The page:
Universal Music Makes $1.6B Payment To Citi, Reportedly Must Sell 25% Of EMI To Seal Deal

NEW YORK (Hypebot) — A Vivendi spokesperson has confirmed that the company made the scheduled $1.6 billion payment to EMI owner Citi late last week. The payment was due whether the $1.9 billion deal is approved by regulators or not. As of Tuesday morning, the deal's fate has remained a secret, with no leaks emerging from Friday's meeting between EU regulators and Vivendi Universal.

As the Universal Music / EMI deal enters its final phase of regulatory review in Europe, it has been reported that the European Commission will require Universal to sell the global rights to EMI’s leading music label Parlophone, which houses top talent including Coldplay and Kylie Minogue. (UMG will likely be able to retain the global rights to The Beatles). This would mean that Universal would be required to sell a quarter of EMI (worth approx. £300 million) in order to be allowed to purchase the remainder for £1.2 billion.Universal has said it will sell some assets, but not offered specifics publicly.

It was previously predicted by many that the deal would be approved, but only with certain conditions. Executives from Vivendi (the owner of UMG) and many analysts all expected the EU to approve the $1.9 billion deal with conditional approval. While UMG's offer to regulators included the sale of the global rights of the Parlophone catalog (excluding the Beatles) and other catalogs, the company had originally only offered to sell the European rights.

Whether or not the deal is cleared by competition authorities, Universal must pay the investment bank Citigroup (whom UMG agreed to purchase EMI from last year) £1.25 billion today under the terms of the deal. In preparation, Universal is reported to already have 22 buyers lined up to purchase parts of EMI. UMG is also said to be in negotiations over the sale of assets to BMG, while being in talks with Warner Music and U.S. billionaires Ron Perelmann and Ron Burkle, who were all interested in purchasing EMI when it was put up for sale last year.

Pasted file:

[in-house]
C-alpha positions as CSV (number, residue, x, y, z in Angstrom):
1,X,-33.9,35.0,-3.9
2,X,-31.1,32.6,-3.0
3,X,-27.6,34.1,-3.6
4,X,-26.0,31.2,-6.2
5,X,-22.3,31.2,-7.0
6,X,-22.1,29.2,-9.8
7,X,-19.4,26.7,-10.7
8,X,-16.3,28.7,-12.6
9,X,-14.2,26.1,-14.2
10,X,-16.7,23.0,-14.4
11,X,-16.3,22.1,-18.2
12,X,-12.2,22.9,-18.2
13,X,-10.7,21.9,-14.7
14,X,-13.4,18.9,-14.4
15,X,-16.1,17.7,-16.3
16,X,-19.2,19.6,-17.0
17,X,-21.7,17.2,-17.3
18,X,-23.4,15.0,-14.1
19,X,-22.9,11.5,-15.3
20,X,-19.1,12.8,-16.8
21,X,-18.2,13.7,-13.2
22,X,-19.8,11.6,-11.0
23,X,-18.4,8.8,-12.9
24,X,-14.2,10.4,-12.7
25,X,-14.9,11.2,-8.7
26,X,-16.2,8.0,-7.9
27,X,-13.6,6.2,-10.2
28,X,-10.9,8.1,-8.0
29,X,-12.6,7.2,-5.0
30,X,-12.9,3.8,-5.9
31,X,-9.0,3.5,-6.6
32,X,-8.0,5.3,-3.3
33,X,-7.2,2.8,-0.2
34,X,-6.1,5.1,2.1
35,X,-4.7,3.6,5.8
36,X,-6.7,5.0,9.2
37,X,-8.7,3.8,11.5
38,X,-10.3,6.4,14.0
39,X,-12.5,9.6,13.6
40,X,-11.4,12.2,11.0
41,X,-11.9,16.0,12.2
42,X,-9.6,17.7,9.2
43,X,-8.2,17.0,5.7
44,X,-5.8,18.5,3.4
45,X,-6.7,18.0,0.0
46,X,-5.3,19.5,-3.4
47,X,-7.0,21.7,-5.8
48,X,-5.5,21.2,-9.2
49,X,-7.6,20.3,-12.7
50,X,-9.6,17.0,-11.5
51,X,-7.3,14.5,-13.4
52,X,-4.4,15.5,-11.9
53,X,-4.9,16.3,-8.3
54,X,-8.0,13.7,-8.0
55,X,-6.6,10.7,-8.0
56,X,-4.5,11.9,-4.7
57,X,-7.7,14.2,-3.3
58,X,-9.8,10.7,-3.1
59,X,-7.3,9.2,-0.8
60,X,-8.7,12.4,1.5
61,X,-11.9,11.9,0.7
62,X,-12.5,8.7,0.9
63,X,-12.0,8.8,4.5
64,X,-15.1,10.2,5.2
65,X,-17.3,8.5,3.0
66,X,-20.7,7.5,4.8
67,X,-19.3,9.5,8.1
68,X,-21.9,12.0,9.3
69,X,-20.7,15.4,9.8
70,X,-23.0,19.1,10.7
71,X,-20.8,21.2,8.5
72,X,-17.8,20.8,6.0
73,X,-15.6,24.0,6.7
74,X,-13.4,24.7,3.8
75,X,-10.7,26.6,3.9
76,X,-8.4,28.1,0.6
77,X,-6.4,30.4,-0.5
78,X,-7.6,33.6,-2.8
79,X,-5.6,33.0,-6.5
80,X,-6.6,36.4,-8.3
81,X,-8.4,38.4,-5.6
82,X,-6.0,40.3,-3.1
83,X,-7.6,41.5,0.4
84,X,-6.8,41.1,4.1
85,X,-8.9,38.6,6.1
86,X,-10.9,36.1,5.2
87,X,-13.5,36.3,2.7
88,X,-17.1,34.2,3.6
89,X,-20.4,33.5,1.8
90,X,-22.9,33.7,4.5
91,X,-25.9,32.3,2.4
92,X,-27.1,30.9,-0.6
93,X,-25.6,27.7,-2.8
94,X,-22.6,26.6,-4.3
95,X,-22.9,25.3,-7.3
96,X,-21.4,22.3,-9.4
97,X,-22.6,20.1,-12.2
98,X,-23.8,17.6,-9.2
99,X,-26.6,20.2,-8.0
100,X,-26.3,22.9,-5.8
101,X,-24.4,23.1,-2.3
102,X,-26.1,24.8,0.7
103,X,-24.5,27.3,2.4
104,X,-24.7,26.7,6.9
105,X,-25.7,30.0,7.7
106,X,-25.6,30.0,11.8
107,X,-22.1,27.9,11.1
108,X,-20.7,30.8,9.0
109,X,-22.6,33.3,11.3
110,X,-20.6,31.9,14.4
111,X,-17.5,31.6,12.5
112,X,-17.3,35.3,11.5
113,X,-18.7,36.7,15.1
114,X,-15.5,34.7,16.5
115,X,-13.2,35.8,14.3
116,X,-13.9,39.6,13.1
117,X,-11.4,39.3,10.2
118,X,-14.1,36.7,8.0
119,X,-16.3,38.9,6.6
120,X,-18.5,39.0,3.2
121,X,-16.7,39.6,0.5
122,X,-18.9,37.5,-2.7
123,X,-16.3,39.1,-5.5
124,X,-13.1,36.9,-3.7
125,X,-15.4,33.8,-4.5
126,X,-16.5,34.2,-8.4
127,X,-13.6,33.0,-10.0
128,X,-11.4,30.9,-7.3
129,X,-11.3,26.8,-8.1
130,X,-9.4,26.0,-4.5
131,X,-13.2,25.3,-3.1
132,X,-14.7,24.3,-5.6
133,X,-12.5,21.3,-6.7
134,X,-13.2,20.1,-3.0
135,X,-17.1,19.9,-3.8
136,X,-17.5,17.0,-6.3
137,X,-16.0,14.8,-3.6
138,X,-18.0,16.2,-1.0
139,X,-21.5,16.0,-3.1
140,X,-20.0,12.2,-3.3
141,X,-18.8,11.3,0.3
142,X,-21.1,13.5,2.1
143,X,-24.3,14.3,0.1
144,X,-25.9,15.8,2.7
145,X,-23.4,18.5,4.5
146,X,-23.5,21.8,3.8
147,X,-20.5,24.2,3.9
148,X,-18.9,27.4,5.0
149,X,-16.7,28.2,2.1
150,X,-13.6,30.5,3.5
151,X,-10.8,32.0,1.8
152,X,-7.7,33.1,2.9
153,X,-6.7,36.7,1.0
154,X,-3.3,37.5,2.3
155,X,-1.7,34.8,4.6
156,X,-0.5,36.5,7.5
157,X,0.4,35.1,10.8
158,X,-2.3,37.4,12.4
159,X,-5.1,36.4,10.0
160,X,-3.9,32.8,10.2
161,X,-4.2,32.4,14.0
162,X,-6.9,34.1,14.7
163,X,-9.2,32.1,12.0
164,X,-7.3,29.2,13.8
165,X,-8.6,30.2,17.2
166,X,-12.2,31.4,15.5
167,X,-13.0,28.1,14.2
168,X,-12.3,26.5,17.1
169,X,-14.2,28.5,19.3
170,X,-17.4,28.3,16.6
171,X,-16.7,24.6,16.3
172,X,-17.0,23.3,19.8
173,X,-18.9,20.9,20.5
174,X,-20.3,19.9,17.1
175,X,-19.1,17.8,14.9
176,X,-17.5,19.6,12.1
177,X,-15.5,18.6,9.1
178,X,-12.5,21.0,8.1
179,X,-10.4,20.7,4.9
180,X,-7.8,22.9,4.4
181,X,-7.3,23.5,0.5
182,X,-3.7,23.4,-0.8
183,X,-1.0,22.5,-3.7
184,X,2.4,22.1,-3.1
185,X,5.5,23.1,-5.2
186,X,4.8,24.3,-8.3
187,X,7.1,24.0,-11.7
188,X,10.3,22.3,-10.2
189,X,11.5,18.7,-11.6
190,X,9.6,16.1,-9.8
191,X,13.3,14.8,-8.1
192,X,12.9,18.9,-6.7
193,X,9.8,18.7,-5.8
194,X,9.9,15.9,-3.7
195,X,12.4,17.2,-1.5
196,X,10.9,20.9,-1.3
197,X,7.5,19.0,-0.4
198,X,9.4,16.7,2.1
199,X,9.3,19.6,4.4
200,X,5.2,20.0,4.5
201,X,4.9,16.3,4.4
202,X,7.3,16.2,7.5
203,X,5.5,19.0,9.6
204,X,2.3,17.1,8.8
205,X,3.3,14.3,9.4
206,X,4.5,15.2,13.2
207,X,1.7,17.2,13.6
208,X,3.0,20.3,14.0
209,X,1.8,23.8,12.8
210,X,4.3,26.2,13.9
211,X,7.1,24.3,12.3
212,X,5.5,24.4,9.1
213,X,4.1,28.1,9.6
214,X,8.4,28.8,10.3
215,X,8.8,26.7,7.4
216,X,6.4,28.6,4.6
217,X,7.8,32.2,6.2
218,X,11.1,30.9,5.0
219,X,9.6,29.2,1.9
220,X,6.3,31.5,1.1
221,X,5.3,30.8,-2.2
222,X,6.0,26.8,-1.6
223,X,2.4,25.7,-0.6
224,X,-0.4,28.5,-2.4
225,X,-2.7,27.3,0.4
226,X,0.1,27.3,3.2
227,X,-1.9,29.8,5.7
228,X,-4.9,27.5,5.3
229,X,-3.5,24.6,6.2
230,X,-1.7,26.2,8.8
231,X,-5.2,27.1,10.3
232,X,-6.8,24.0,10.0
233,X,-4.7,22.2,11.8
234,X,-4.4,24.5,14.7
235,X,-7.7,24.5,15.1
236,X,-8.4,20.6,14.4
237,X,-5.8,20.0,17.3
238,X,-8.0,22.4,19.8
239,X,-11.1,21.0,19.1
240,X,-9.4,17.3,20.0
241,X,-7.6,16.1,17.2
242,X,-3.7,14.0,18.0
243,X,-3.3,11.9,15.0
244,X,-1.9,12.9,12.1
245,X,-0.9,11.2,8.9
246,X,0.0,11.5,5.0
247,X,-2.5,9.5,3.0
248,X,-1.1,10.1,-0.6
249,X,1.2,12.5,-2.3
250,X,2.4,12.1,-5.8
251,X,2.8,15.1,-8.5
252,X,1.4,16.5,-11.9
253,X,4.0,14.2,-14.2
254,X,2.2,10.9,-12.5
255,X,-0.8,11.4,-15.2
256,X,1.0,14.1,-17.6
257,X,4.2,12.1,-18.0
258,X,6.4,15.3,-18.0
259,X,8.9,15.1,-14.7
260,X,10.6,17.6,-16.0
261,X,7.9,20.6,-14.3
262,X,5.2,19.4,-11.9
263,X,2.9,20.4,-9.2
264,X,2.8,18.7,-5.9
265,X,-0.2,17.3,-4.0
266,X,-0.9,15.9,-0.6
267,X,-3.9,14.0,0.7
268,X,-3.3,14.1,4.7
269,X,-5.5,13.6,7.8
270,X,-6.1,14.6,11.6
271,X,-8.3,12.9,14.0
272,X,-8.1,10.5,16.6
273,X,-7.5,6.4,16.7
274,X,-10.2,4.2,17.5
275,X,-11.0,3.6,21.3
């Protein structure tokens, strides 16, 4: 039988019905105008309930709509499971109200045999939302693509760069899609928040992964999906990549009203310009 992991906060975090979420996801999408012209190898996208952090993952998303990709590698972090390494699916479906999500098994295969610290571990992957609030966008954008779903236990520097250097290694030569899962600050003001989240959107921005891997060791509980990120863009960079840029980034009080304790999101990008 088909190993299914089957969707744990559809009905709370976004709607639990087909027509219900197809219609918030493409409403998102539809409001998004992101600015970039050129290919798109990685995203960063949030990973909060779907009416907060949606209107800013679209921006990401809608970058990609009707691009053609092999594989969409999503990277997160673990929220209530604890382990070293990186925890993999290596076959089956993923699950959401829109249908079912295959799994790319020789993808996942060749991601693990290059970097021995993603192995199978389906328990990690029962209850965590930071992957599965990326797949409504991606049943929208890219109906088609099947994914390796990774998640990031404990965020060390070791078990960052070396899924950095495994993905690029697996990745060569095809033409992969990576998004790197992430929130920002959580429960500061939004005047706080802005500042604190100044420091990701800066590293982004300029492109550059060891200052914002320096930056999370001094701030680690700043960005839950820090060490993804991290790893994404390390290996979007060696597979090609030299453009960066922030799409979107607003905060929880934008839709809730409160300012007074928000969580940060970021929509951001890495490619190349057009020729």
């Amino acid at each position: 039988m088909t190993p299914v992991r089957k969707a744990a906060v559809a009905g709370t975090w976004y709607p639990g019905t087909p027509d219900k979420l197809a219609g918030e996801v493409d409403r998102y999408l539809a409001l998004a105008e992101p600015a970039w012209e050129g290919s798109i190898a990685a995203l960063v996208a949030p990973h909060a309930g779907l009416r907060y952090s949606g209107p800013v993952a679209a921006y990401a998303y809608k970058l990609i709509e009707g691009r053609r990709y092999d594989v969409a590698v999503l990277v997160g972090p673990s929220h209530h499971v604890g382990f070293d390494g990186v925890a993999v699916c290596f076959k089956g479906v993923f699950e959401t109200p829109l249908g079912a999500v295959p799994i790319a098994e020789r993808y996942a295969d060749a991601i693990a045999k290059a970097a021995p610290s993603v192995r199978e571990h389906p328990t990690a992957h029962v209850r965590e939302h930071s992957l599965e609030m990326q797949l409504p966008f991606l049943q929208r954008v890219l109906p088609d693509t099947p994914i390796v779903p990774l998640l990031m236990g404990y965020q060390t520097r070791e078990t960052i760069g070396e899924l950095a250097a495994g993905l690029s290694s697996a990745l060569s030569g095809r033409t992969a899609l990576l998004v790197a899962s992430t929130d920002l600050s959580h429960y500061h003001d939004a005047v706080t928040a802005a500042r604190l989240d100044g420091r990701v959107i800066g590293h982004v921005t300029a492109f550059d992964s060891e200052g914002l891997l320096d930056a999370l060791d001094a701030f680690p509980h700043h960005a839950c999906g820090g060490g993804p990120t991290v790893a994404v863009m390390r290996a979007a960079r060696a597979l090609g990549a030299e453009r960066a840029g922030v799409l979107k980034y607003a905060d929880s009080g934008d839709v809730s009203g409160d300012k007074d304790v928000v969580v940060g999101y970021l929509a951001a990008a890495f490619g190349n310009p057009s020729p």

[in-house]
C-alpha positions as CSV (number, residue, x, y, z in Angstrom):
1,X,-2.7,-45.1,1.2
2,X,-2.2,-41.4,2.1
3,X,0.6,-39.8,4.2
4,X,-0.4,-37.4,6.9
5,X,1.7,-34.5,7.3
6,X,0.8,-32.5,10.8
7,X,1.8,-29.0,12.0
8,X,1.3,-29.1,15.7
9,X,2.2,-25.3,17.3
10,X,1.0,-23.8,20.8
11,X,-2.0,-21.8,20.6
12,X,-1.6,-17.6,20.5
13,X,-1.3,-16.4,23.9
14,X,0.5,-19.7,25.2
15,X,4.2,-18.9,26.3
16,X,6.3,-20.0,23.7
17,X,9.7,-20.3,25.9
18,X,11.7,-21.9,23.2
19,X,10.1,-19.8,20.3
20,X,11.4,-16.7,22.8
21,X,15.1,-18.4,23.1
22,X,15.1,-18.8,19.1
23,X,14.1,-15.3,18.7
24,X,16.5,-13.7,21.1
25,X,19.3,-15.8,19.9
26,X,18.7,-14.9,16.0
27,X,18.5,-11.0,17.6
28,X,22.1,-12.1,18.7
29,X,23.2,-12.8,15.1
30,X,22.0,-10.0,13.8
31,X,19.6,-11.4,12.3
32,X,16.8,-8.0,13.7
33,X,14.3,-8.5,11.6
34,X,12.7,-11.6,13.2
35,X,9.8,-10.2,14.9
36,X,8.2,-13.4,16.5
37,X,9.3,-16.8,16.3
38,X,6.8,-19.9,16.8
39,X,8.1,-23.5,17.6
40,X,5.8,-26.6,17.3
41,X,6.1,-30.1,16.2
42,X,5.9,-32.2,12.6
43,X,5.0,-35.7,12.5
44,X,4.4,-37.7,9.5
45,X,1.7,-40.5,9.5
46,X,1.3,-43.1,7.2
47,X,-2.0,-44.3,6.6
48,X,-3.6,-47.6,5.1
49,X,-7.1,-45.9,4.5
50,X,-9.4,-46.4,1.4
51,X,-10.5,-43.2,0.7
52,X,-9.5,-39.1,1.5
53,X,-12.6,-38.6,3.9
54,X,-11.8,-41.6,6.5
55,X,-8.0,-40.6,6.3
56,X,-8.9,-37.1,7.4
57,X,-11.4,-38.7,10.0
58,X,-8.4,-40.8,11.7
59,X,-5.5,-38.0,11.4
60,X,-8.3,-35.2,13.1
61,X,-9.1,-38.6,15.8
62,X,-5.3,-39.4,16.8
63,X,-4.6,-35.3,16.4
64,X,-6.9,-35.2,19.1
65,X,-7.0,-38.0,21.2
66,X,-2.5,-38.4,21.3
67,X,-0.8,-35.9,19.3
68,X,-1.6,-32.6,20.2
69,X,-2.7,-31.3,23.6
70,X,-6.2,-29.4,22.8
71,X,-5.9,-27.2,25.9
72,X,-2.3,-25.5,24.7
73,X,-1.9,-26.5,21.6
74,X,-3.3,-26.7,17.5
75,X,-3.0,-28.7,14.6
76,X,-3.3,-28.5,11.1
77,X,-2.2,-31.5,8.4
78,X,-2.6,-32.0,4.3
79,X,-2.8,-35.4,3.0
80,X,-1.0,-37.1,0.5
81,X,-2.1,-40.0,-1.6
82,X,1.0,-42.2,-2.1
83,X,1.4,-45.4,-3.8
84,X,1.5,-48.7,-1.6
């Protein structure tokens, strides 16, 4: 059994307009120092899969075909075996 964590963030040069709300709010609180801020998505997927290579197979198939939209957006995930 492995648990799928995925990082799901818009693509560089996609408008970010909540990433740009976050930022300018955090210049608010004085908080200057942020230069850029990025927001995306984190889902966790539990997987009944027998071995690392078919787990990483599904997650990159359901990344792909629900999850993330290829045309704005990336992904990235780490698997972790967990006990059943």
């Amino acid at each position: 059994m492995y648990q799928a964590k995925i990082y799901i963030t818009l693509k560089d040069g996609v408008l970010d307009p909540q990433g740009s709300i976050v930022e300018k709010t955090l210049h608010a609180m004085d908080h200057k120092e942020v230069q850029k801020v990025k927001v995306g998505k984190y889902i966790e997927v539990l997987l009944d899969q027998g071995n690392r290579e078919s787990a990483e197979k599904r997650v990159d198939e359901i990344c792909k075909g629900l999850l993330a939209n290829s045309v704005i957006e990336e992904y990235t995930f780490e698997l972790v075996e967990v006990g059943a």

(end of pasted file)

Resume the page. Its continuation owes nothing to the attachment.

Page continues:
Last week, Vivendi CFO Philippe Capron said that the group still viewed the EMI buy as a good deal, even if they were required to make significant concessions to get it approved. Despite giving up Parlophone, the new combined group would include an incredibly vast library of current top-selling and legacy artists the likes of Jay-Z, Kanye West, Katy Perry and Pink Floyd.

The European Commission is said to make their formal announcement by September 27th. Competition regulators in Canada, Japan and New Zealand have already cleared the takeover, while the U.S. Federal Trade Commission is expected to end their review soon, as well.

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